The Need to Eliminate FIRPTA
NEW YORK CITY—In my last two blog posts, I have been critical of the government on New York City property taxes and the proposed reduction of the 1031 exchange. For a change, I wanted to voice my support for a potential tax revision regarding the Foreign Investment in Real Property Tax Act (FIRPTA). This tax would greatly boost foreign investment in US properties, and lead to job creation, stimulation of the economy and further increase property values.
On March 29th, President Obama released major proposals to encourage private investment in US infrastructure as part of a proposed Rebuild America Partnership. For international investors, the most significant aspect is to reform the FIRPTA rules that tax non-US investors on US real estate gains.
According to the IRS website, the disposition of a US real property interest by a foreign person (the transferor) is subject to the Foreign Investment in Real Property Tax Act of 1980 (FIRPTA) income tax withholding. The transferee must deduct and withhold a tax equal to 10% of the total amount realized. A foreign corporation that distributes a US real property interest must withhold a tax equal to 35% of the gain it recognizes on the distribution to its shareholders.
Demetri Yatrakis, an international tax specialist at Weiser Mazars, said the amount can be adjusted pursuant to a withholding certificate issued by the IRS prior to closing. Sellers to a foreign person or entity, who fails to withhold, may be held liable for the tax.
In the early 1980s, with overseas investors hovering over American farmland and commercial properties, Congress set in motion the FIRPTA in an attempt to limit foreign acquisition of US real estate. I think we can all agree that today we would like to encourage foreign investment, as opposed to blocking it.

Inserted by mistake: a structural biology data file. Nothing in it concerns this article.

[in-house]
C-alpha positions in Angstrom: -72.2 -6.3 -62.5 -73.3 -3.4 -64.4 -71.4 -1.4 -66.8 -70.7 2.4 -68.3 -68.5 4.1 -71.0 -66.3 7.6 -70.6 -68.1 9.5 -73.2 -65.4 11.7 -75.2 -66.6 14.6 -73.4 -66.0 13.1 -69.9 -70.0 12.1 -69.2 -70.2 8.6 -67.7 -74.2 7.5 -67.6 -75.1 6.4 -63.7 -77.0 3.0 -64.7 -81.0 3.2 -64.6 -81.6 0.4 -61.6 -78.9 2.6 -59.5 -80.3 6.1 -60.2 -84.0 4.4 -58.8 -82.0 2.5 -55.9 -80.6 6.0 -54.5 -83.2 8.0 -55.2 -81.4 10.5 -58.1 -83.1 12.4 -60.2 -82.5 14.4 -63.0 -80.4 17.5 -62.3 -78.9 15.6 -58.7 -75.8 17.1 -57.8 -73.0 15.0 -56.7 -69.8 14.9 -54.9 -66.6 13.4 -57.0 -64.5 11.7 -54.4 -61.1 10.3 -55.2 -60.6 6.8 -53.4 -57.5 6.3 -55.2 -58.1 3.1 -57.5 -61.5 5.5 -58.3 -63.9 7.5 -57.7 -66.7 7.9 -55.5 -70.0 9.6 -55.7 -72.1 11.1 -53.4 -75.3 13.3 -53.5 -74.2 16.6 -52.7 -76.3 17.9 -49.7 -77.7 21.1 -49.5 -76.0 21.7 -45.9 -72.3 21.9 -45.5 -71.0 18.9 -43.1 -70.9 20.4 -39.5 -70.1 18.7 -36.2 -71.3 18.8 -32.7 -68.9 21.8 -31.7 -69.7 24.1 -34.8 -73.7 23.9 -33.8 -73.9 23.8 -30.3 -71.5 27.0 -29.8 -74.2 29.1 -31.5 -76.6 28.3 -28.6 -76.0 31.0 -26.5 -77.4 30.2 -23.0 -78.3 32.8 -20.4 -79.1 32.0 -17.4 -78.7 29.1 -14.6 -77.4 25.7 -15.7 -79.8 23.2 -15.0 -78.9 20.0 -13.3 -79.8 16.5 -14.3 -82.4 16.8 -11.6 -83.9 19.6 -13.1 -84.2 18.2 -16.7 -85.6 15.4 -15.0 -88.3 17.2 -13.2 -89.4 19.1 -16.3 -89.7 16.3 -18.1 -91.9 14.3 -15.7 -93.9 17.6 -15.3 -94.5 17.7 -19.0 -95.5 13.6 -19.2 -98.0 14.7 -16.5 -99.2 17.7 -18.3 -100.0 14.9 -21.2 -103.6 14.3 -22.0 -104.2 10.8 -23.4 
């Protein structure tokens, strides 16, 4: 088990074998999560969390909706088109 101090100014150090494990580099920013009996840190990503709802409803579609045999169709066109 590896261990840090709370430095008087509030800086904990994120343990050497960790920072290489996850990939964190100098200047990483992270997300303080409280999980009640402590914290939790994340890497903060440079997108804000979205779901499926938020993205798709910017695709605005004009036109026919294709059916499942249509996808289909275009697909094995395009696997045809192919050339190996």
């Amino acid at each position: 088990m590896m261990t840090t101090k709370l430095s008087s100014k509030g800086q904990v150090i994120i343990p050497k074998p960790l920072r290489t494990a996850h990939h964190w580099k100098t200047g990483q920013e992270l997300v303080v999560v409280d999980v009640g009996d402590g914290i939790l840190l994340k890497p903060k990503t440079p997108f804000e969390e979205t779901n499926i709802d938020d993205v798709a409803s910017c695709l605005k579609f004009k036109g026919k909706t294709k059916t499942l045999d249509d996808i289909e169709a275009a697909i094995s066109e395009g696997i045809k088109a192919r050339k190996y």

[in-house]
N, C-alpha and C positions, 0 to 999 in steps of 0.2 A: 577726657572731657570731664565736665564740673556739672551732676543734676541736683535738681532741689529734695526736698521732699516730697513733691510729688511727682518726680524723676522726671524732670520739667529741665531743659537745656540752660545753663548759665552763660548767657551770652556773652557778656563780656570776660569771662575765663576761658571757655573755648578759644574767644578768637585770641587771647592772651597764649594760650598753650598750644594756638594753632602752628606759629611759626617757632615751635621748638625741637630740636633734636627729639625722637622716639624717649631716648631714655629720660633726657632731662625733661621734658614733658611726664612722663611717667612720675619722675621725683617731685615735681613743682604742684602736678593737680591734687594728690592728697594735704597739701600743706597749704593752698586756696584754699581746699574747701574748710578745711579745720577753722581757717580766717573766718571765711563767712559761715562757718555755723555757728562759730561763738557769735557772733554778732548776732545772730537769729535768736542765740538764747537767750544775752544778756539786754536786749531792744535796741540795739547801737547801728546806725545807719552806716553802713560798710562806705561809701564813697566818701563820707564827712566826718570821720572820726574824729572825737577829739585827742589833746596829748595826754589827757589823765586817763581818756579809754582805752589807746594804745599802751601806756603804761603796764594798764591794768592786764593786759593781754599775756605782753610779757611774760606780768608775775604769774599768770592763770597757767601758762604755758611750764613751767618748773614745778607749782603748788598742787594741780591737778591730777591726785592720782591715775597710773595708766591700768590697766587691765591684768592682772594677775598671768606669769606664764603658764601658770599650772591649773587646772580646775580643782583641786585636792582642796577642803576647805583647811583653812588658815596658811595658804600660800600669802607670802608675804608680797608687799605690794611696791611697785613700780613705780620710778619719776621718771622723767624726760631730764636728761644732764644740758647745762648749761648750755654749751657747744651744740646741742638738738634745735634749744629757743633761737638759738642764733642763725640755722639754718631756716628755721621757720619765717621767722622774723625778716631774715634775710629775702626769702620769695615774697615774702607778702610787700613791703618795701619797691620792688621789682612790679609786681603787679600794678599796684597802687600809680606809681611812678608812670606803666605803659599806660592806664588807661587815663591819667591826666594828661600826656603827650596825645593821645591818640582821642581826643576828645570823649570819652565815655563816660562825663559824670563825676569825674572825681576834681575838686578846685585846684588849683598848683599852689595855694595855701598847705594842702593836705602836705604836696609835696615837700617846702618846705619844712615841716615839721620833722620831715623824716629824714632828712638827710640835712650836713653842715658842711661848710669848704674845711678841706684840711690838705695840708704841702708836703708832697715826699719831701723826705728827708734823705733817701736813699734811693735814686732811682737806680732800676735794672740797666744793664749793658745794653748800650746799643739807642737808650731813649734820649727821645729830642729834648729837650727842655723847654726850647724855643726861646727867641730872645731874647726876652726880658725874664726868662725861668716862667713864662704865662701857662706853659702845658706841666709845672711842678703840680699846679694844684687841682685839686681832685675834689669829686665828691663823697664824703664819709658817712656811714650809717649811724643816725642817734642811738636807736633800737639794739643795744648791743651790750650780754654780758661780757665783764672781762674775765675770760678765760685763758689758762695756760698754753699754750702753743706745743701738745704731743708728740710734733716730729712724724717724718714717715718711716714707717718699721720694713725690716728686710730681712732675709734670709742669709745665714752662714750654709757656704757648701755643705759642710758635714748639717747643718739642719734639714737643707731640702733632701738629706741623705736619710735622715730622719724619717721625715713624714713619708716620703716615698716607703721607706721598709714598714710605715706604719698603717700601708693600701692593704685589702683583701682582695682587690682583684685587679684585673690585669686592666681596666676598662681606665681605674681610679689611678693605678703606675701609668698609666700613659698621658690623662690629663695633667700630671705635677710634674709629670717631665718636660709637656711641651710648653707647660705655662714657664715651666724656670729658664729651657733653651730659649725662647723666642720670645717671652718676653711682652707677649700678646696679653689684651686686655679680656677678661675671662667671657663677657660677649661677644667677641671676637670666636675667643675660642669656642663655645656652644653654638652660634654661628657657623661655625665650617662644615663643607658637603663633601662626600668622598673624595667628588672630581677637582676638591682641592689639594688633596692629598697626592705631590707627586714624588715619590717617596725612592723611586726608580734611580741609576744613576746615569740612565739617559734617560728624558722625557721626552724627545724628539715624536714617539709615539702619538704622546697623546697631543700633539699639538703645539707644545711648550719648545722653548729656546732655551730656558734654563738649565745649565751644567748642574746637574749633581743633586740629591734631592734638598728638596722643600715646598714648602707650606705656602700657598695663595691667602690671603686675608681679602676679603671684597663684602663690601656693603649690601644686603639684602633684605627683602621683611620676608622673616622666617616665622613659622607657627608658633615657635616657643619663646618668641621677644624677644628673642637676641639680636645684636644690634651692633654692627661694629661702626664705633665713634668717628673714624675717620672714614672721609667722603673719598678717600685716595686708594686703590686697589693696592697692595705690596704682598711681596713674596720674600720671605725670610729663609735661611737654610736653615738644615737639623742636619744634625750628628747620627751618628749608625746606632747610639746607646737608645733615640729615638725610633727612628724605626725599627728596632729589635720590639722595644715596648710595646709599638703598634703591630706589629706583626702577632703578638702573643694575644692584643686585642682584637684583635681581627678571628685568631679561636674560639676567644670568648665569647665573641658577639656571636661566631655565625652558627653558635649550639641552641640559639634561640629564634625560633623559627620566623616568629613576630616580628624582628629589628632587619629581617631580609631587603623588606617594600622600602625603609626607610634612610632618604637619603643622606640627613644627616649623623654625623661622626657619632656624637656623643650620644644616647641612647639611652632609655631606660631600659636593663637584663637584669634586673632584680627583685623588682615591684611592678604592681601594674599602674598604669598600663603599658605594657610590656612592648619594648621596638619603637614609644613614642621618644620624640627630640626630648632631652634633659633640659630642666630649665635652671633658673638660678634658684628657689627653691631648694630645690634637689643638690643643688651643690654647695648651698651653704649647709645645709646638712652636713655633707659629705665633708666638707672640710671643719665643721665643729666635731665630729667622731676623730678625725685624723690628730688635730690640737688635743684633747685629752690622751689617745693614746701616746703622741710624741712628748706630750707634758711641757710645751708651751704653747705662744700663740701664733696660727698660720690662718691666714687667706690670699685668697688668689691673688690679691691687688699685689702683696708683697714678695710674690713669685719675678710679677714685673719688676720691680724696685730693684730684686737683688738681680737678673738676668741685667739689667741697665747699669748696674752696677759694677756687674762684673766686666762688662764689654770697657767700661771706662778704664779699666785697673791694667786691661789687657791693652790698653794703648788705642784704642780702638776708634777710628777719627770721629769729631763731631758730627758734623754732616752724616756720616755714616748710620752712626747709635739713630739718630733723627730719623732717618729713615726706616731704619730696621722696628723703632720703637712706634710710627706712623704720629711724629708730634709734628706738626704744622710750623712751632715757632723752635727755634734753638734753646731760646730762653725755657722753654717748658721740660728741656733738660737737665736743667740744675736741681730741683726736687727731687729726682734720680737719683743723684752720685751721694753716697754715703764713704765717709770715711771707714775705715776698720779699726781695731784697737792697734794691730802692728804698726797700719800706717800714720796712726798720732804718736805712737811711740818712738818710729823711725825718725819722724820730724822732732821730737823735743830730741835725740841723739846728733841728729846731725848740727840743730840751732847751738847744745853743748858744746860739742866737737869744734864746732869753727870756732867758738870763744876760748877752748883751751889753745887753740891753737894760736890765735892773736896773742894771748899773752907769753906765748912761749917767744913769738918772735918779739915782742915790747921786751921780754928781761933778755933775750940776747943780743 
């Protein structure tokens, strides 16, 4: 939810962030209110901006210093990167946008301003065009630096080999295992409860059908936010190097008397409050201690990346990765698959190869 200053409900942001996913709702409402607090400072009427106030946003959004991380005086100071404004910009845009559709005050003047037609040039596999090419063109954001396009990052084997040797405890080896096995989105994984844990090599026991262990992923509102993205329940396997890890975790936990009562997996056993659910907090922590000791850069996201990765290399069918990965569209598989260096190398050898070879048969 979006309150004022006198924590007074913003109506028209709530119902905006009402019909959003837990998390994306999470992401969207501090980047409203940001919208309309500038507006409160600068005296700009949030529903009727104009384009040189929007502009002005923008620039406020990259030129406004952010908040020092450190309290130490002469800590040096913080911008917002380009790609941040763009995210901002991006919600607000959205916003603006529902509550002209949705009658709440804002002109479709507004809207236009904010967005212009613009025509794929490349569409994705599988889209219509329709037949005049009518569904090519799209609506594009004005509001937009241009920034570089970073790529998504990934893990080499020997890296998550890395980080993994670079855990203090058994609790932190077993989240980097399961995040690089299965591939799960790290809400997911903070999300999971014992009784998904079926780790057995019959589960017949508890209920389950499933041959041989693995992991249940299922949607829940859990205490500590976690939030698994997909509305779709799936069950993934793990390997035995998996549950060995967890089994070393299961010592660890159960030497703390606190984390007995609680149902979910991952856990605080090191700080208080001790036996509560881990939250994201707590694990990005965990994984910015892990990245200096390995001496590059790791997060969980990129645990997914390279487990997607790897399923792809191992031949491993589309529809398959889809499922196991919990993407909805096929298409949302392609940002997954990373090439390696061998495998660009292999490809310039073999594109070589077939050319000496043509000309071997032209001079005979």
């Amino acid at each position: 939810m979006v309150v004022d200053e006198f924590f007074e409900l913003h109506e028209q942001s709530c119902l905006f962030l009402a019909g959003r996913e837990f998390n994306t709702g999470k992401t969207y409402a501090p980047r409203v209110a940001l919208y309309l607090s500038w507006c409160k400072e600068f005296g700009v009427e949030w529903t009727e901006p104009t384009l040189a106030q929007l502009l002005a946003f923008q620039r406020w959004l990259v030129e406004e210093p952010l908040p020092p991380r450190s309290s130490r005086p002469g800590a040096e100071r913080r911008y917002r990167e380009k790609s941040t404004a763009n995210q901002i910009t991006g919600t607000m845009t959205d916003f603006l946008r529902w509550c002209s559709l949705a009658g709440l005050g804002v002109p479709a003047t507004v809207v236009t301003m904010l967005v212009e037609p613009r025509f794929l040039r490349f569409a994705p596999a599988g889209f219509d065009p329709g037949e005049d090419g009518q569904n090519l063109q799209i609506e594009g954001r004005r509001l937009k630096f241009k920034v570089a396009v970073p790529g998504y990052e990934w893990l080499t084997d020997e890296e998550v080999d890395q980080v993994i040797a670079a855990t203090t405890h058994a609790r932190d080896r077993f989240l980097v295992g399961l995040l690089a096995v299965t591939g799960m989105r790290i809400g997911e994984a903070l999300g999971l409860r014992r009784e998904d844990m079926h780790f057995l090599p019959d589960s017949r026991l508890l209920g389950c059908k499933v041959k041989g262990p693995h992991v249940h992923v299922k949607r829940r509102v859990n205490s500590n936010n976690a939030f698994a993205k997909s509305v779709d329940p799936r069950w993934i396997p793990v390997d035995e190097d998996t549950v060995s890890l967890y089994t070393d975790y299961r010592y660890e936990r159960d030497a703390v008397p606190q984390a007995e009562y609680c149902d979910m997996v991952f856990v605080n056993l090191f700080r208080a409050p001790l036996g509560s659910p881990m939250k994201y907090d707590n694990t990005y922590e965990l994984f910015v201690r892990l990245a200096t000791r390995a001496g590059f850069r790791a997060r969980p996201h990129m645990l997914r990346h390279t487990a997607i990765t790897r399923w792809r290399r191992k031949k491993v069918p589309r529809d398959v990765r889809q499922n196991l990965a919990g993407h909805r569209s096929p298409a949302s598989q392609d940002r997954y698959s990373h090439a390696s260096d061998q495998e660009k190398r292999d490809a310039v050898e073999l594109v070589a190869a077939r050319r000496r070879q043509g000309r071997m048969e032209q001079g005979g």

Foreign investment comprised slightly less than 10 percent, or $35.9 billion, of total US commercial real estate transaction volume in 2013, according to data cited from Real Capital Analytics. This is up $10 billion dollars from 2012 or about 16.5% in percentage. Massey Knakal’s website tracks foreign interest from 131 different countries. By relaxing or eliminating FIRPTA, this would certainly pave the way for further foreign investment.
Tax considerations do have a major impact on property valuations. One global investor told me that in London and Hong Kong, the tax on rental profit and capital gains to non-resident owners is substantially lower than in New York City. By way of rough comparison, taxes on rental profit in Hong Kong and London are approximately 15% and 20% respectively, while capital gain taxes are 15% in Hong Kong and virtually none in London for a non-UK resident. When one compares these tax levels to US federal tax requirements (39.6% on rental profits after allowable deductions and 20% on capital gains), higher cap rates and yields need to be sought after in the US to offset this tax.
There are other factors which drive lower cap rates in markets like Hong Kong, such as expected rental growth, which are also worth noting.
A vote has not yet been scheduled on this proposal, but similar legislation proposed in 2010 passed through the House of Representatives before falling by the wayside in the Senate. This is an initiative that the real estate community should get behind.